Cooney, Shaefer critique early termination of extra unemployment aid

June 24, 2021

After the Michigan House of Representatives voted to end the extra unemployment aid early, Patrick Cooney, assistant director of economic mobility at Poverty Solutions, and Luke Shaefer, the Hermann and Amalie Kohn Professor of Social Justice and Social Policy, associate dean for research and policy engagement, and director of Poverty Solutions, responded with an op-ed published by the Detroit Free Press. They say Michigan lawmakers made the wrong decision.

"(Ending the extra aid) would be bad for out of work Michiganders and their families who depend on the aid," the two argued. "Less understood is the fact that it could also be bad for landlords, banks, grocery stores and a myriad of Michigan businesses, and set back the state’s economic recovery."

Cooney and Shaefer explain how unemployment benefits have kept Michigan's economy strong, even through the COVID-19 pandemic and recession.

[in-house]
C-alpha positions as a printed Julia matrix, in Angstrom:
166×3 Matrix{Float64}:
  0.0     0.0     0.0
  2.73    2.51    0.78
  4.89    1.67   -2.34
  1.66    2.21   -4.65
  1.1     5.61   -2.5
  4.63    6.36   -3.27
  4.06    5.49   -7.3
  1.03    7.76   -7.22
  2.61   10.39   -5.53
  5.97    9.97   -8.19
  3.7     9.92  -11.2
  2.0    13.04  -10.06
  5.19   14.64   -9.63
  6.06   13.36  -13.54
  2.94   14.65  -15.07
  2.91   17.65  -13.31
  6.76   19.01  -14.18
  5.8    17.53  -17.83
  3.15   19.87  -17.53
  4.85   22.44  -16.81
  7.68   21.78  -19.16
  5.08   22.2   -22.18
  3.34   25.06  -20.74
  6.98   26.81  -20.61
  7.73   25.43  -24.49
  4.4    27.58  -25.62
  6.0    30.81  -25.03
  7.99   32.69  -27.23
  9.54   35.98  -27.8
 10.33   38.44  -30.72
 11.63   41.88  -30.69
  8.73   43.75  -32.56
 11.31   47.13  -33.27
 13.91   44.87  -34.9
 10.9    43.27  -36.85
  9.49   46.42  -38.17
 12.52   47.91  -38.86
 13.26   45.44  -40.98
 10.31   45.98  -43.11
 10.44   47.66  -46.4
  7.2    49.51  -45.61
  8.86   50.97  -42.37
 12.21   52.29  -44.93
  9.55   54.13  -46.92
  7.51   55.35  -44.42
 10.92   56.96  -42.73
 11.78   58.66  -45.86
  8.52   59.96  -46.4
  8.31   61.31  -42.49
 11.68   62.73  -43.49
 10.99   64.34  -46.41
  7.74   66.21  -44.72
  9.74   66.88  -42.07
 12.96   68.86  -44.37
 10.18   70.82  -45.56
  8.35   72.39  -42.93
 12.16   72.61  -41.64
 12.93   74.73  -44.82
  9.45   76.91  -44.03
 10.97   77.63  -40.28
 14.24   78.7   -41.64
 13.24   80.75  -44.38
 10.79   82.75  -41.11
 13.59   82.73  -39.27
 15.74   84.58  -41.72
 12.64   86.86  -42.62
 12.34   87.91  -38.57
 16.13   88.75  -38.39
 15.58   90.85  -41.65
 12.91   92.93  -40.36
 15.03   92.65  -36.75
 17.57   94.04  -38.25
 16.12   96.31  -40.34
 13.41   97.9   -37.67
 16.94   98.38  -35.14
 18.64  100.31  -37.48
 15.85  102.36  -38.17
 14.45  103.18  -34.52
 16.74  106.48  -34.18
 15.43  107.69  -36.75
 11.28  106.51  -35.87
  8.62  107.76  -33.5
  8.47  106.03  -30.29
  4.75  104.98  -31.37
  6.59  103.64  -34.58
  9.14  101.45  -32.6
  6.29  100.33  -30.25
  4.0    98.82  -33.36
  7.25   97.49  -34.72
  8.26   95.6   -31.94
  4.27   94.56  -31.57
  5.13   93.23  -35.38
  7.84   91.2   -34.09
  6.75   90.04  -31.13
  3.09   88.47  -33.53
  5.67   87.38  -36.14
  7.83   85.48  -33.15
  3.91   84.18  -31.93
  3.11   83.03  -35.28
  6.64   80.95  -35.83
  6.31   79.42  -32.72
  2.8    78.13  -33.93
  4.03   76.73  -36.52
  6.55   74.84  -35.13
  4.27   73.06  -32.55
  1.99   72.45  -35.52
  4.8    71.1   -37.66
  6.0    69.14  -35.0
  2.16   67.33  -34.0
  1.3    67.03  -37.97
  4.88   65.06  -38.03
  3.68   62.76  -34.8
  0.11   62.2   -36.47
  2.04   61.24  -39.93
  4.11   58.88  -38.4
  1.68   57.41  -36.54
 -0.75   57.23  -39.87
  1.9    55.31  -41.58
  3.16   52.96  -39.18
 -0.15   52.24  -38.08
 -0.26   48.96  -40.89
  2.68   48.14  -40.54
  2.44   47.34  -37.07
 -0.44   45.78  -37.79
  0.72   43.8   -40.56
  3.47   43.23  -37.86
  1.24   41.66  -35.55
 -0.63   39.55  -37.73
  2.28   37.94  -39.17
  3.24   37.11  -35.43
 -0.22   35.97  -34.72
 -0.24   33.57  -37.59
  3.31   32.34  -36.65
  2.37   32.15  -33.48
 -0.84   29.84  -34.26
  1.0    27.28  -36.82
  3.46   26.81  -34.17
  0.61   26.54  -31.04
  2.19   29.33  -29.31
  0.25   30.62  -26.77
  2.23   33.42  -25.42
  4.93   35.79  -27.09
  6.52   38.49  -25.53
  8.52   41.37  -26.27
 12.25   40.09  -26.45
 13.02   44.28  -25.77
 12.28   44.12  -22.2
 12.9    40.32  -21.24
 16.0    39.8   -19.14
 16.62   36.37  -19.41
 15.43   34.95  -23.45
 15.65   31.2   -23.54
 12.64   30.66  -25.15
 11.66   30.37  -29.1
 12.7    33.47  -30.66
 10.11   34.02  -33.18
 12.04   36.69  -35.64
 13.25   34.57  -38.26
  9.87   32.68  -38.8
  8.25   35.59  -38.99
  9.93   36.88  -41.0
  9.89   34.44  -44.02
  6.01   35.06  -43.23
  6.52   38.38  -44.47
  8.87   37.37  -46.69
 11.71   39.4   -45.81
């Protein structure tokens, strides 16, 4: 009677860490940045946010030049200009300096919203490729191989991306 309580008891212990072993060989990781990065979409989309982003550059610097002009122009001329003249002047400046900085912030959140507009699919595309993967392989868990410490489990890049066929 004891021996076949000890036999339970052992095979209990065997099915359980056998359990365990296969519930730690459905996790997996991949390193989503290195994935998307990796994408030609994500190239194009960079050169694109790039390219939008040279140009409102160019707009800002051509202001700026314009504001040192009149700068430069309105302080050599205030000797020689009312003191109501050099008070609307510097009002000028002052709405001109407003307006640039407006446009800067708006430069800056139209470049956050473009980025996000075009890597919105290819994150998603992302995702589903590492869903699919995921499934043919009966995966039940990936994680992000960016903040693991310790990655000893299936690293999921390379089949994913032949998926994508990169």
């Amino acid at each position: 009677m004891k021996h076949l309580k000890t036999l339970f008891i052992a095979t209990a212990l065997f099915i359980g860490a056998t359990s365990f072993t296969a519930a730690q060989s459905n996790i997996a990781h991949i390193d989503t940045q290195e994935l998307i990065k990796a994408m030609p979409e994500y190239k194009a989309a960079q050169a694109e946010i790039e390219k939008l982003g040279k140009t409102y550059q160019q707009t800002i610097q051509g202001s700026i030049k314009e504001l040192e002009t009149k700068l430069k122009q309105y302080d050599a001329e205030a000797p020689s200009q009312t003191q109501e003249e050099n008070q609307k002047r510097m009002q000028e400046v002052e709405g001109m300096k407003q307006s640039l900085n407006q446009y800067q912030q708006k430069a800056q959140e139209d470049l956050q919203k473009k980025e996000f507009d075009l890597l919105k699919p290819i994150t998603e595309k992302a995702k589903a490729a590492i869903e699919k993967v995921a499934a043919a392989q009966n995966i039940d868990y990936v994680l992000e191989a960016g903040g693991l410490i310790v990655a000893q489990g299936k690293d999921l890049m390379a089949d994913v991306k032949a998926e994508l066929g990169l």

"Despite historic rates of unemployment, consumer spending in Michigan held steady through 2020, and jumped up even higher this spring, aided both by increased employment and additional federal relief packages," they wrote. "And all this spending has helped jobs return swiftly."

One of the main reasons lawmakers voted to end the extra aid was because of the labor shortage occurring in Michigan. But Cooney and Shaefer argue that other factors are driving the shortage, like "continued fear of COVID, and, in particular, job and wage mismatch." They call on lawmakers to continue to support Michiganders until the economy has healed.

"This is not a good moment to pull billions of dollars out of the economy before it is necessary," they conclude. "Let that money continue to stabilize Michigan’s economy and Michigan households, as we seek to emerge from this pandemic in as strong a position as possible."

This op-ed was originally published in the Detroit Free Press. Read the entirety of the piece here.